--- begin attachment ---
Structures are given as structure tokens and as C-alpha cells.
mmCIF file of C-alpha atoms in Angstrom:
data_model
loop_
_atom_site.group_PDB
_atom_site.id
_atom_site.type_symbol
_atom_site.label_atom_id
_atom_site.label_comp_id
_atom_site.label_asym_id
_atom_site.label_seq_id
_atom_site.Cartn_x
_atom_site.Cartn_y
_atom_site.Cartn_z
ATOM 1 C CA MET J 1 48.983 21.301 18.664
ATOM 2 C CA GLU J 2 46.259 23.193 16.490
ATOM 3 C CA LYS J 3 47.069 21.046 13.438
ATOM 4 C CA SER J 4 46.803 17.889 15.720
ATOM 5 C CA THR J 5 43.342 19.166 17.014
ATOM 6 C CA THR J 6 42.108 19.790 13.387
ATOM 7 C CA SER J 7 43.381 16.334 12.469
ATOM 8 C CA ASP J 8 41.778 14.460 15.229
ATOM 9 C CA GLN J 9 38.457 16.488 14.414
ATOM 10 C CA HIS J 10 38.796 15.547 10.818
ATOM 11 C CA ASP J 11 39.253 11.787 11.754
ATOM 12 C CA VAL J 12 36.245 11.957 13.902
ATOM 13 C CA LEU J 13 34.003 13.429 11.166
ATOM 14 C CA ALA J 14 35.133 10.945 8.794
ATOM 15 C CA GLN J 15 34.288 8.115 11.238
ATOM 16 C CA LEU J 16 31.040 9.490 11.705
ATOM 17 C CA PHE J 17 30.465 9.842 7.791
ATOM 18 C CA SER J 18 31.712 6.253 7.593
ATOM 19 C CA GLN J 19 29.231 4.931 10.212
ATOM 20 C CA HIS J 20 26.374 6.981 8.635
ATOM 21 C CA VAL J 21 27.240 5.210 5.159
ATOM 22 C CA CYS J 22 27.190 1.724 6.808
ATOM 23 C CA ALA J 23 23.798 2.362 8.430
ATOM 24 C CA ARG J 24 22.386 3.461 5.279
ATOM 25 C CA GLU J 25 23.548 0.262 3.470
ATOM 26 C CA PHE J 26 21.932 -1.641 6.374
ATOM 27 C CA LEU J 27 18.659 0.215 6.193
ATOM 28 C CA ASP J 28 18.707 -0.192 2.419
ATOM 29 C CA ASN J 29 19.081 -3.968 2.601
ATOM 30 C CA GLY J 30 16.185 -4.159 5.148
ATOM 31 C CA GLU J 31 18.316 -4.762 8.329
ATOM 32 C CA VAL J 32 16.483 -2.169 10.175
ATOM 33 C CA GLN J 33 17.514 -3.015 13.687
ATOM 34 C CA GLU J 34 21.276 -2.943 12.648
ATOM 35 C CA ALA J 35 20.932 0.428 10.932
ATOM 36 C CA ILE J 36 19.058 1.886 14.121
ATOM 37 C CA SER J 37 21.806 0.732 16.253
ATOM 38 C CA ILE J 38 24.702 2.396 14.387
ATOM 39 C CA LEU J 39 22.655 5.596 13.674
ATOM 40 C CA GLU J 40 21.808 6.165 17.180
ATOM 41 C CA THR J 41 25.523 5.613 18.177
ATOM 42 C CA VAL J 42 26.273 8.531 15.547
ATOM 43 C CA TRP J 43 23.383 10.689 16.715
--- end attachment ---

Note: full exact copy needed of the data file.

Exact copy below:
Structures are given as structure tokens and as C-alpha cells.
mmCIF file of C-alpha atoms in Angstrom:
data_model
loop_
_atom_site.group_PDB
_atom_site.id
_atom_site.type_symbol
_atom_site.label_atom_id
_atom_site.label_comp_id
_atom_site.label_asym_id
_atom_site.label_seq_id
_atom_site.Cartn_x
_atom_site.Cartn_y
_atom_site.Cartn_z
ATOM 1 C CA MET J 1 48.983 21.301 18.664
ATOM 2 C CA GLU J 2 46.259 23.193 16.490
ATOM 3 C CA LYS J 3 47.069 21.046 13.438
ATOM 4 C CA SER J 4 46.803 17.889 15.720
ATOM 5 C CA THR J 5 43.342 19.166 17.014
ATOM 6 C CA THR J 6 42.108 19.790 13.387
ATOM 7 C CA SER J 7 43.381 16.334 12.469
ATOM 8 C CA ASP J 8 41.778 14.460 15.229
ATOM 9 C CA GLN J 9 38.457 16.488 14.414
ATOM 10 C CA HIS J 10 38.796 15.547 10.818
ATOM 11 C CA ASP J 11 39.253 11.787 11.754
ATOM 12 C CA VAL J 12 36.245 11.957 13.902
ATOM 13 C CA LEU J 13 34.003 13.429 11.166
ATOM 14 C CA ALA J 14 35.133 10.945 8.794
ATOM 15 C CA GLN J 15 34.288 8.115 11.238
ATOM 16 C CA LEU J 16 31.040 9.490 11.705
ATOM 17 C CA PHE J 17 30.465 9.842 7.791
ATOM 18 C CA SER J 18 31.712 6.253 7.593
ATOM 19 C CA GLN J 19 29.231 4.931 10.212
ATOM 20 C CA HIS J 20 26.374 6.981 8.635
ATOM 21 C CA VAL J 21 27.240 5.210 5.159
ATOM 22 C CA CYS J 22 27.190 1.724 6.808
ATOM 23 C CA ALA J 23 23.798 2.362 8.430
ATOM 24 C CA ARG J 24 22.386 3.461 5.279
ATOM 25 C CA GLU J 25 23.548 0.262 3.470
ATOM 26 C CA PHE J 26 21.932 -1.641 6.374
ATOM 27 C CA LEU J 27 18.659 0.215 6.193
ATOM 28 C CA ASP J 28 18.707 -0.192 2.419
ATOM 29 C CA ASN J 29 19.081 -3.968 2.601
ATOM 30 C CA GLY J 30 16.185 -4.159 5.148
ATOM 31 C CA GLU J 31 18.316 -4.762 8.329
ATOM 32 C CA VAL J 32 16.483 -2.169 10.175
ATOM 33 C CA GLN J 33 17.514 -3.015 13.687
ATOM 34 C CA GLU J 34 21.276 -2.943 12.648
ATOM 35 C CA ALA J 35 20.932 0.428 10.932
ATOM 36 C CA ILE J 36 19.058 1.886 14.121
ATOM 37 C CA SER J 37 21.806 0.732 16.253
ATOM 38 C CA ILE J 38 24.702 2.396 14.387
ATOM 39 C CA LEU J 39 22.655 5.596 13.674
ATOM 40 C CA GLU J 40 21.808 6.165 17.180
ATOM 41 C CA THR J 41 25.523 5.613 18.177
ATOM 42 C CA VAL J 42 26.273 8.531 15.547
ATOM 43 C CA TRP J 43 23.383 10.689 16.715